What to consider before replacing a rear main seal

By: Leon Rhodes

The benefits of replacing a damaged rear main seal are improved performance and restored efficiency, but are they worth the time and cost required? To answer that question consider the age, mileage and overall condition of your vehicle.

The value of replacing a rear main seal

As a general rule of thumb it's not worth the cost and effort of replacing a rear main seal on a high mileage vehicle because other parts are still more likely to completely fail first. There are exceptions, lets discuss them.

A vehicle with a rear main seal leak can be driven but it will no longer perform optimally. You should expect fuel mileage to drop as friction increases over time due to lack of lubrication. The most urgent concern friction causes is overheating.

As with any component that is overheating, care must be taken to limit how hot components can get. In the case of a rear main seal you can minimize this concern by driving the vehicle more sparingly and limiting the distance of trips you drive it on.

Driving a vehicle with a damaged rear main seal at high speeds or for a prolonged period can lead to catastrophic failure and is never recommended.

It takes between 3 and 7 hours on average to replace a rear main seal.

Rear main seal function

The primary function of a rear main seal is to prevent oil from escaping from the back side of a vehicle's engine. Rear main seal leaks tend to start small and worsen slowly but can be significant early on as well.

The easiest way to diagnose a rear main seal leak is to observe the presence of oil on the ground underneath the vehicle when it has been parked for a time. Another clear sign of a rear main seal leak is a visible oily film over the bottom of the transmission and undercarriage. You may also notice a burning smell if oil comes into contact with the exhaust system while it's hot.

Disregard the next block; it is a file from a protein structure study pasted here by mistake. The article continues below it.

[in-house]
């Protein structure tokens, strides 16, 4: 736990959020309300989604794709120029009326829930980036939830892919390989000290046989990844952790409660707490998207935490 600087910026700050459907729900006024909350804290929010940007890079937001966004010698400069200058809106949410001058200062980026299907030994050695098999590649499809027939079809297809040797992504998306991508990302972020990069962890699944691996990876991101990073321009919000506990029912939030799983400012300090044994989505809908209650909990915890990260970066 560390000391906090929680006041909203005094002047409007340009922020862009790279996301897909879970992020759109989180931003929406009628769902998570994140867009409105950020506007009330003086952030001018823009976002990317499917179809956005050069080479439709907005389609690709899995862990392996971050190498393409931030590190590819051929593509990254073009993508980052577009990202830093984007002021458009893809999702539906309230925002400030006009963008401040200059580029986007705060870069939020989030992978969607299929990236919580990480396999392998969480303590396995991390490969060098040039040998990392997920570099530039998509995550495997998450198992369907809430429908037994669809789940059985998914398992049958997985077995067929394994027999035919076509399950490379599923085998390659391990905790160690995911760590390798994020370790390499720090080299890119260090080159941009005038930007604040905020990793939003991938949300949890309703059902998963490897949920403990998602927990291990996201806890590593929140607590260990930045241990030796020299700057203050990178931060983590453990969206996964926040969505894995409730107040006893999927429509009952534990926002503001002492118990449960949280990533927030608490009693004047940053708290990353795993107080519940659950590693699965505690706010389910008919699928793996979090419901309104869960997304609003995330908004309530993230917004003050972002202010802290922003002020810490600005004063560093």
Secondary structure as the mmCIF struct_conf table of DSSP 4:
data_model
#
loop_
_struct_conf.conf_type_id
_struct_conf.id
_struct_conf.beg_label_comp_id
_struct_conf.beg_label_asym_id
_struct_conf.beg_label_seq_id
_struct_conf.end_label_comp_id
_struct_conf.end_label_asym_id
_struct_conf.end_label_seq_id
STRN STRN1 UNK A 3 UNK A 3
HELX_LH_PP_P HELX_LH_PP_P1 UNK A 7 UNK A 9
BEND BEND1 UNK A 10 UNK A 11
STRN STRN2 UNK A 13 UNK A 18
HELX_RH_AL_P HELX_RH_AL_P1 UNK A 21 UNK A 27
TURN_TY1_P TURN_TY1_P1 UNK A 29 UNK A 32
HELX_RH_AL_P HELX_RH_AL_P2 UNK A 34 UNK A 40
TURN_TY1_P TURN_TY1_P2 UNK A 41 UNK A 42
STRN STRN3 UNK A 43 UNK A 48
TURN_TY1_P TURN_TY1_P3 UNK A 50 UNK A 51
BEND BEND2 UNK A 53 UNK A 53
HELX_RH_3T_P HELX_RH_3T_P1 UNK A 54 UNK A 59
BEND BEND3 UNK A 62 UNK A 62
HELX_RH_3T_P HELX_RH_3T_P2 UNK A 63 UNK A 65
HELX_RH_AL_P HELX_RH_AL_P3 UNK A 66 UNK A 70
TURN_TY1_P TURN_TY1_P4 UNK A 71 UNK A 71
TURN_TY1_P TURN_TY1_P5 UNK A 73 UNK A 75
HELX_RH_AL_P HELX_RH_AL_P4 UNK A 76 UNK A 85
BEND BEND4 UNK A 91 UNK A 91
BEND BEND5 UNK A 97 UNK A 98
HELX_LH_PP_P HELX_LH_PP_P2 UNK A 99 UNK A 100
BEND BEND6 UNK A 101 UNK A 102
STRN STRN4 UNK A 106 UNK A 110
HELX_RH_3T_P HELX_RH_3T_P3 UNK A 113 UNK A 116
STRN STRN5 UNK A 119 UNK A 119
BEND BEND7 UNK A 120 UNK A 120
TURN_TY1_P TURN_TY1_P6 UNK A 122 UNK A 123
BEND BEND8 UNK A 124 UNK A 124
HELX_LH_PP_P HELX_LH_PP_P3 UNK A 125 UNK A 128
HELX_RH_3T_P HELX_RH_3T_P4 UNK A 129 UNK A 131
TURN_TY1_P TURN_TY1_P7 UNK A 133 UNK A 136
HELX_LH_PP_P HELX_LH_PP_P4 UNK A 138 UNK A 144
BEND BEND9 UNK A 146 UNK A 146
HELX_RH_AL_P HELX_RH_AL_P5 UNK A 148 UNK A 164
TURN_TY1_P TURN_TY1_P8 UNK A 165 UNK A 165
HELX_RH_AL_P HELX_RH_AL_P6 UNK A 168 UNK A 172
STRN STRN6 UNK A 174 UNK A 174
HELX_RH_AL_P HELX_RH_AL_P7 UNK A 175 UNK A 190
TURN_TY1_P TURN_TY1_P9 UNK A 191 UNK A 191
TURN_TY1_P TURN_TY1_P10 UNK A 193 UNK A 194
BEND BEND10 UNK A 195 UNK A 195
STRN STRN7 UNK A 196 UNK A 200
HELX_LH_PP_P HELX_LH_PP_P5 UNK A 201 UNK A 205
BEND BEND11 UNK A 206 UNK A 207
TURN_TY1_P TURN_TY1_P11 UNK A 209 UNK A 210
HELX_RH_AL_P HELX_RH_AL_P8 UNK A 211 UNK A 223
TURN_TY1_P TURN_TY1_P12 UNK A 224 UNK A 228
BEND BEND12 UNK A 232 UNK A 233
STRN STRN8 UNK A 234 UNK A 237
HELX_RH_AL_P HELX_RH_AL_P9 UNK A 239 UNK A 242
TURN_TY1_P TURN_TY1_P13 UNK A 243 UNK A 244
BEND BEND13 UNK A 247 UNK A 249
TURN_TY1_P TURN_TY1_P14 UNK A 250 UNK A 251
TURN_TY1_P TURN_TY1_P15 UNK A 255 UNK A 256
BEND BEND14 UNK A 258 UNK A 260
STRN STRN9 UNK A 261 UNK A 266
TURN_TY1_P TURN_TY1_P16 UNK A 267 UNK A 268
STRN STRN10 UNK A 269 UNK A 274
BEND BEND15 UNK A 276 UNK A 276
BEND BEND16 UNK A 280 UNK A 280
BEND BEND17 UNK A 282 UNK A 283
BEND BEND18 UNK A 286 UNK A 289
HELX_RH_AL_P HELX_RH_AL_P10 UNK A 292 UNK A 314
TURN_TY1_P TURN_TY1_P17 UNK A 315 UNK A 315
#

Rear main seal replacement cost

You should expect to pay between $650 and $750 for a rear main seal replacement with the majority of this cost being for labor. The seal itself is relatively inexpensive, roughly $35 on average for most vehicles, but to replace it the transmission must be removed.

The exhaust system might also need to be removed so the time factor is significant. Taxes, fees and other mechanic charges may significantly raise the price.

Hidden costs of not replacing the seal

Deciding not to replace a leaking main seal carries some costs as well. You will need to monitor the oil level closely in order to top up the engine when oil levels get low and oil isn't free. There is also an environmental cost, oil leaks cause environmental damage.

Transmission removal(to access the seal)

On most vehicles it will be necessary to remove the transmission to gain access to the rear main seal. On some vehicles it might be possible to unbolt the transmission from the engine and slide it slightly out of the way but because of the drive shaft(S) this is not always feasible.

Rear main seal failure

The most common causes of a rear main seal failure are excessive heat, old age, high mileage, infrequent use, and worn bearings. In almost all cases these problems are initiated by the engine not having enough oil in the system.

Frequent oil level checks are always a good idea and a failed main seal is a classic example why.

Using conditioners and sealers to fix a leaky seal

Treating your oil with a conditioner or sealer is a common first attempt at fixing a rear main seal. Products such as Bar's main seal repair, Hapco's pro-seal, blue devil rear main sealer, Lucas Oil 10278 Engine Oil Stop Leak and other products all promise to help recondition a seal without removing it.

Considering failure has already happened there is little to lose in trying one or all of these products, just don't expect wonders. At best you will buy a little more time which may be all you need if you plan to replace the vehicle.

Engine damage from sealing products

Sealers are designed to re-condition rubber by making it expand slightly. In theory rubber seals will then better prevent leaks however results vary greatly.

When used as instructed for your application there is little risk of further engine damage. Be careful when measuring sealer amounts because adding too much can cause a foaming effect inside the engine which will rob the oil of it's viscous properties.

Sealers and conditioners typically take 2-3 days to reach their peak repair value and require 50 miles or more of driving to properly circulate and coat all rubber surfaces. Engine sealers can work but there are no guarantees.

Alternatives to replacing a rear main seal

If the cost of fixing your leaking seal is prohibitive you have several options:

  1. Continue driving the vehicle until it stops working
  2. Put the repair costs towards a newer vehicle instead
  3. Get a dealer trade-in value towards a new vehicle
  4. Sell the vehicle yourself to get maximum value
  5. "Part out" the vehicle if it has other good parts
  6. Get an instant offer from a vehicle salvage company

Each option has it's pros and cons and the best option for you will depend on your specific needs, there is no "best" solution, only choices to make. Good luck!

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